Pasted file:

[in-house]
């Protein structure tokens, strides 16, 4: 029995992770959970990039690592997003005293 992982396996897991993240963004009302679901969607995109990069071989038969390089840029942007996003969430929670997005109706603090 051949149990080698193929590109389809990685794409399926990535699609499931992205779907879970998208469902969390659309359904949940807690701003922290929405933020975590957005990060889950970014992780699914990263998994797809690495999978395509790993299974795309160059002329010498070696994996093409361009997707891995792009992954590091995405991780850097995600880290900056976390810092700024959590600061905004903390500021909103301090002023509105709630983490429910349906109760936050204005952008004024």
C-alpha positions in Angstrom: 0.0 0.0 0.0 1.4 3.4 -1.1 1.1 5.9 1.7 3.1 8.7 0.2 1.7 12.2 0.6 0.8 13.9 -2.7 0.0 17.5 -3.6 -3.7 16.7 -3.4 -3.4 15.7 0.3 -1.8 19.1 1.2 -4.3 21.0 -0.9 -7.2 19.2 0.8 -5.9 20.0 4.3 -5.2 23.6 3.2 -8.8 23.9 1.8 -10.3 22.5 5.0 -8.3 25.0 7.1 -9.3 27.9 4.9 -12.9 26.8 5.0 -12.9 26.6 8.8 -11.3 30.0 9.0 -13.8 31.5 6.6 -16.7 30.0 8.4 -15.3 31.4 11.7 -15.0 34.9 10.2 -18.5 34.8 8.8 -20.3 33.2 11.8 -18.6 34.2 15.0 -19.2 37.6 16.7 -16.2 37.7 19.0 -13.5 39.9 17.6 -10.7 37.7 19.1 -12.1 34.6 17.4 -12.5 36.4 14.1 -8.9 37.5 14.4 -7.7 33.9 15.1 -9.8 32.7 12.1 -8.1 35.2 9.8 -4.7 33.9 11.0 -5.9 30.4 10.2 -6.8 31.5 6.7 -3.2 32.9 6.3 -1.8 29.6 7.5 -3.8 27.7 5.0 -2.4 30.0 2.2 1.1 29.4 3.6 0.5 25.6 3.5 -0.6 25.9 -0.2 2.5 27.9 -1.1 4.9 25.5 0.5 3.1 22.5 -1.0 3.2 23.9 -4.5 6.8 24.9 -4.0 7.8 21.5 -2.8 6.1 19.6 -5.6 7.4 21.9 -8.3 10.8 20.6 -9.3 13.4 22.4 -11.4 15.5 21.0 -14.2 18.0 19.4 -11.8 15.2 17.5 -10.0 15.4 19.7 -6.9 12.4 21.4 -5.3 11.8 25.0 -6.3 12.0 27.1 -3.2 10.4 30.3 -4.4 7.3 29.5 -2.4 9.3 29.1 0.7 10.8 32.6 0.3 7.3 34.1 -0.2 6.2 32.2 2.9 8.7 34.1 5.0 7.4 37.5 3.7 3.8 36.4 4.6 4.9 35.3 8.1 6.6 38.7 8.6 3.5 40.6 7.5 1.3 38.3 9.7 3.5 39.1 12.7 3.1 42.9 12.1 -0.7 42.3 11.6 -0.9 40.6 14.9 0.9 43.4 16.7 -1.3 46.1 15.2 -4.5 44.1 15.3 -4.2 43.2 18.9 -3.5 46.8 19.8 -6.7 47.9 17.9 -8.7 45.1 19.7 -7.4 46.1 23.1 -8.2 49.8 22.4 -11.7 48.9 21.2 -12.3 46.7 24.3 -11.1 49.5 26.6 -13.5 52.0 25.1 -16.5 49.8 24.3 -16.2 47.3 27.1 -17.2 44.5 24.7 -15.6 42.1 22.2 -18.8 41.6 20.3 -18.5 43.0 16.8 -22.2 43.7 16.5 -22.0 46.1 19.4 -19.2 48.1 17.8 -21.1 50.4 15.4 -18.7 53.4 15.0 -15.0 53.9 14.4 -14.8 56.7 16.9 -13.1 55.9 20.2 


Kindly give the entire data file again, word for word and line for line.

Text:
[in-house]
């Protein structure tokens, strides 16, 4: 029995992770959970990039690592997003005293 992982396996897991993240963004009302679901969607995109990069071989038969390089840029942007996003969430929670997005109706603090 051949149990080698193929590109389809990685794409399926990535699609499931992205779907879970998208469902969390659309359904949940807690701003922290929405933020975590957005990060889950970014992780699914990263998994797809690495999978395509790993299974795309160059002329010498070696994996093409361009997707891995792009992954590091995405991780850097995600880290900056976390810092700024959590600061905004903390500021909103301090002023509105709630983490429910349906109760936050204005952008004024």
C-alpha positions in Angstrom: 0.0 0.0 0.0 1.4 3.4 -1.1 1.1 5.9 1.7 3.1 8.7 0.2 1.7 12.2 0.6 0.8 13.9 -2.7 0.0 17.5 -3.6 -3.7 16.7 -3.4 -3.4 15.7 0.3 -1.8 19.1 1.2 -4.3 21.0 -0.9 -7.2 19.2 0.8 -5.9 20.0 4.3 -5.2 23.6 3.2 -8.8 23.9 1.8 -10.3 22.5 5.0 -8.3 25.0 7.1 -9.3 27.9 4.9 -12.9 26.8 5.0 -12.9 26.6 8.8 -11.3 30.0 9.0 -13.8 31.5 6.6 -16.7 30.0 8.4 -15.3 31.4 11.7 -15.0 34.9 10.2 -18.5 34.8 8.8 -20.3 33.2 11.8 -18.6 34.2 15.0 -19.2 37.6 16.7 -16.2 37.7 19.0 -13.5 39.9 17.6 -10.7 37.7 19.1 -12.1 34.6 17.4 -12.5 36.4 14.1 -8.9 37.5 14.4 -7.7 33.9 15.1 -9.8 32.7 12.1 -8.1 35.2 9.8 -4.7 33.9 11.0 -5.9 30.4 10.2 -6.8 31.5 6.7 -3.2 32.9 6.3 -1.8 29.6 7.5 -3.8 27.7 5.0 -2.4 30.0 2.2 1.1 29.4 3.6 0.5 25.6 3.5 -0.6 25.9 -0.2 2.5 27.9 -1.1 4.9 25.5 0.5 3.1 22.5 -1.0 3.2 23.9 -4.5 6.8 24.9 -4.0 7.8 21.5 -2.8 6.1 19.6 -5.6 7.4 21.9 -8.3 10.8 20.6 -9.3 13.4 22.4 -11.4 15.5 21.0 -14.2 18.0 19.4 -11.8 15.2 17.5 -10.0 15.4 19.7 -6.9 12.4 21.4 -5.3 11.8 25.0 -6.3 12.0 27.1 -3.2 10.4 30.3 -4.4 7.3 29.5 -2.4 9.3 29.1 0.7 10.8 32.6 0.3 7.3 34.1 -0.2 6.2 32.2 2.9 8.7 34.1 5.0 7.4 37.5 3.7 3.8 36.4 4.6 4.9 35.3 8.1 6.6 38.7 8.6 3.5 40.6 7.5 1.3 38.3 9.7 3.5 39.1 12.7 3.1 42.9 12.1 -0.7 42.3 11.6 -0.9 40.6 14.9 0.9 43.4 16.7 -1.3 46.1 15.2 -4.5 44.1 15.3 -4.2 43.2 18.9 -3.5 46.8 19.8 -6.7 47.9 17.9 -8.7 45.1 19.7 -7.4 46.1 23.1 -8.2 49.8 22.4 -11.7 48.9 21.2 -12.3 46.7 24.3 -11.1 49.5 26.6 -13.5 52.0 25.1 -16.5 49.8 24.3 -16.2 47.3 27.1 -17.2 44.5 24.7 -15.6 42.1 22.2 -18.8 41.6 20.3 -18.5 43.0 16.8 -22.2 43.7 16.5 -22.0 46.1 19.4 -19.2 48.1 17.8 -21.1 50.4 15.4 -18.7 53.4 15.0 -15.0 53.9 14.4 -14.8 56.7 16.9 -13.1 55.9 20.2 